Many of us have had that feeling of feeling tired, shaky or even anxious that people often identify as low blood sugar. But is that feeling really related to blood sugar? Do healthy people really get low blood sugars? And are we all even talking about the same thing?
First, a caveat: People taking insulin and/or some oral medications for diabetes can get dangerous low blood sugars. That is not what we are talking about today and it should be discussed with your primary care doctor, endocrinologist or diabetes educator.
However, many people without diabetes experience the uncomfortable symptoms associated with low blood sugar. The vast majority of these symptoms are caused by a normal change in blood sugar called “postprandial hypoglycemia” meaning low blood sugar after eating.
Signs of postprandial hypoglycemia include feeling especially tired and then shaky and sweaty 1-2 hours after eating carbs. Some people will feel a strong craving for sugar or other simple carbohydrates. The symptoms often improve if one eats carbs.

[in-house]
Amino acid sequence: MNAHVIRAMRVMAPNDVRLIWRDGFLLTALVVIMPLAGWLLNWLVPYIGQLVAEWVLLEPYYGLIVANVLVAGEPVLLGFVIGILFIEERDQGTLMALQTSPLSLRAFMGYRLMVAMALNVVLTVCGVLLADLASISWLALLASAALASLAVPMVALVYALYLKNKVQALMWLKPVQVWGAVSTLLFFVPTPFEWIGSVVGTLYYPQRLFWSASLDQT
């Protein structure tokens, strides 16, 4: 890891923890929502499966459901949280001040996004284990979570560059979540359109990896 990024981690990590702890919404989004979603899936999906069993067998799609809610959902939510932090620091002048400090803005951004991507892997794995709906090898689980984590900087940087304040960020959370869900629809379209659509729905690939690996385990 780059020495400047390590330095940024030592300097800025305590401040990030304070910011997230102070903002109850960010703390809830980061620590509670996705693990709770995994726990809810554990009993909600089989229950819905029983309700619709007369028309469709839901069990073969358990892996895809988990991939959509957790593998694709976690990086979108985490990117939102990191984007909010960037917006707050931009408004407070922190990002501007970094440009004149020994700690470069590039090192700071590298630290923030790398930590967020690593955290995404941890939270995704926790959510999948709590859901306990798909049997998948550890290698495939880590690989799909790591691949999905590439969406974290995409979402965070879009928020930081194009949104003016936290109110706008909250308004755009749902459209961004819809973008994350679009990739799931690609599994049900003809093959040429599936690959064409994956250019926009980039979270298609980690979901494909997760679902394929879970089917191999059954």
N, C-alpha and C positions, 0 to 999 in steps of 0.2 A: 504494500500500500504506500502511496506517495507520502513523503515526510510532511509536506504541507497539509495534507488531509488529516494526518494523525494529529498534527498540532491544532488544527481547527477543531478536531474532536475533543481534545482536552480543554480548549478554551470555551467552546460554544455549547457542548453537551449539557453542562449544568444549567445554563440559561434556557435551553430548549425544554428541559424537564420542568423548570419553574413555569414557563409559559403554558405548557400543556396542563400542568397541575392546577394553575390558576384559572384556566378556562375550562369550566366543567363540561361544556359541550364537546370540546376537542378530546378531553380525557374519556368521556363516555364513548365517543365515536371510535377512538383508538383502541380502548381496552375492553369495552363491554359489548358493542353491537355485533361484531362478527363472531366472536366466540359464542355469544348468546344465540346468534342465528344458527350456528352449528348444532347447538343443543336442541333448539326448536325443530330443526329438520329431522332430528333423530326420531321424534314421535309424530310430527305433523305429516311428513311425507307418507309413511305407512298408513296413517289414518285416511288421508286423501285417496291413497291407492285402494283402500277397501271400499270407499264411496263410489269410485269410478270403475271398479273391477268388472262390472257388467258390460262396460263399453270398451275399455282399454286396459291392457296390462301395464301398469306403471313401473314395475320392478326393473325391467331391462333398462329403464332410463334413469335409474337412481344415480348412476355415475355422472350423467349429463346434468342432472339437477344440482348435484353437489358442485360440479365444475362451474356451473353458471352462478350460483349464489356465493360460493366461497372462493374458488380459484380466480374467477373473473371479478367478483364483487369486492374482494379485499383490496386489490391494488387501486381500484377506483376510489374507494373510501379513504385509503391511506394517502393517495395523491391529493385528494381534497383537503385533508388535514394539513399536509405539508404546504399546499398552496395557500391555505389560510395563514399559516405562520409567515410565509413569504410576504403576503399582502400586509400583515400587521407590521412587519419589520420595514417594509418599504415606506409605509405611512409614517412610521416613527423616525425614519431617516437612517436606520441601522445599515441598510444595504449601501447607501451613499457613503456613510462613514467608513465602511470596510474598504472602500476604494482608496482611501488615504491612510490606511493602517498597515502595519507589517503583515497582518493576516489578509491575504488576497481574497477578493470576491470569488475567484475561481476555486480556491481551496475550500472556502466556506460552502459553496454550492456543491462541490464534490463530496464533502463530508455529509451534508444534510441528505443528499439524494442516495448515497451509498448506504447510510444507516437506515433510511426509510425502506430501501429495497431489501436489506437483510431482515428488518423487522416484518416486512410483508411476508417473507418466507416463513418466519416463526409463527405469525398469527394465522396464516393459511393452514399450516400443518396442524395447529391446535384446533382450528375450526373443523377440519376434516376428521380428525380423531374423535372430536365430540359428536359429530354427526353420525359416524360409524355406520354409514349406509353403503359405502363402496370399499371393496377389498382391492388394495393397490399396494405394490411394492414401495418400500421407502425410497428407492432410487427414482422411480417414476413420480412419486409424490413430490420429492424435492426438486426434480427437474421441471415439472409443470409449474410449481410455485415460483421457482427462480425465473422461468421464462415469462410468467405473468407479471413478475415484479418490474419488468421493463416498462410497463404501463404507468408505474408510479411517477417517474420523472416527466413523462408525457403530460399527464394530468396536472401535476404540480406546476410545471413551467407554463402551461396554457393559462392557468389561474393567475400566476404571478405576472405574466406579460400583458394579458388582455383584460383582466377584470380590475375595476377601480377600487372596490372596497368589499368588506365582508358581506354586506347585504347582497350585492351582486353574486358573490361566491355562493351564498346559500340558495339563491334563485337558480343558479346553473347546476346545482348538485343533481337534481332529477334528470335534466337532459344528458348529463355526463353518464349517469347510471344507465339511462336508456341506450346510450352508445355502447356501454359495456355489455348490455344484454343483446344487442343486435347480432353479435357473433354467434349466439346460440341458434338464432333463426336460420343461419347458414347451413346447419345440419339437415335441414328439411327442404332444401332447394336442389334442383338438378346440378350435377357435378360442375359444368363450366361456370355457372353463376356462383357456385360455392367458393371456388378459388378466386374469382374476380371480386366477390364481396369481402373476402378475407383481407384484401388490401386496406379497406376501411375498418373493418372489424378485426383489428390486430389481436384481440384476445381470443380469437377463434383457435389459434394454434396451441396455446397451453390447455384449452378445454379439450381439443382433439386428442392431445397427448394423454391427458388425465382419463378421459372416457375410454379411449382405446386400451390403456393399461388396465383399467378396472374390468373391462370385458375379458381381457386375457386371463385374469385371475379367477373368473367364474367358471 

However, if you check the blood sugars when symptoms are present they are typically normal. Why does this happen?
When we eat foods that contain carbohydrates, the amount of glucose in our blood rises and falls. If we eat a lot of simple sugar (soda, juice or candy) it rises and falls quickly. If we eat complex carbohydrates it rises and falls more slowly and typically never rises as high. When blood sugar falls quickly it can cause the symptoms described above. Some people are more prone to symptoms than others.
So what can you do if you experience postprandial hypoglycemia?
First try modifying your diet. Foods high in refined carbohydrates are more likely to cause symptoms. Avoiding those foods can minimize symptoms for many. When you do eat foods high in simple carbohydrates, be sure to pair them with proteins or healthy fats–Avocado toast or apples with no sugar added nut butter. Working with a dietician to identify troublesome foods can be helpful for some people.
If you do get symptoms, try treating them with a mixed snack like a handful of nuts or cheese and crackers.
In cases where symptoms are severe, there are supplements and even medications that can help minimize symptoms, so it is worth talking to your doctor.
I review hypoglycemia in greater detail here, if you are interested.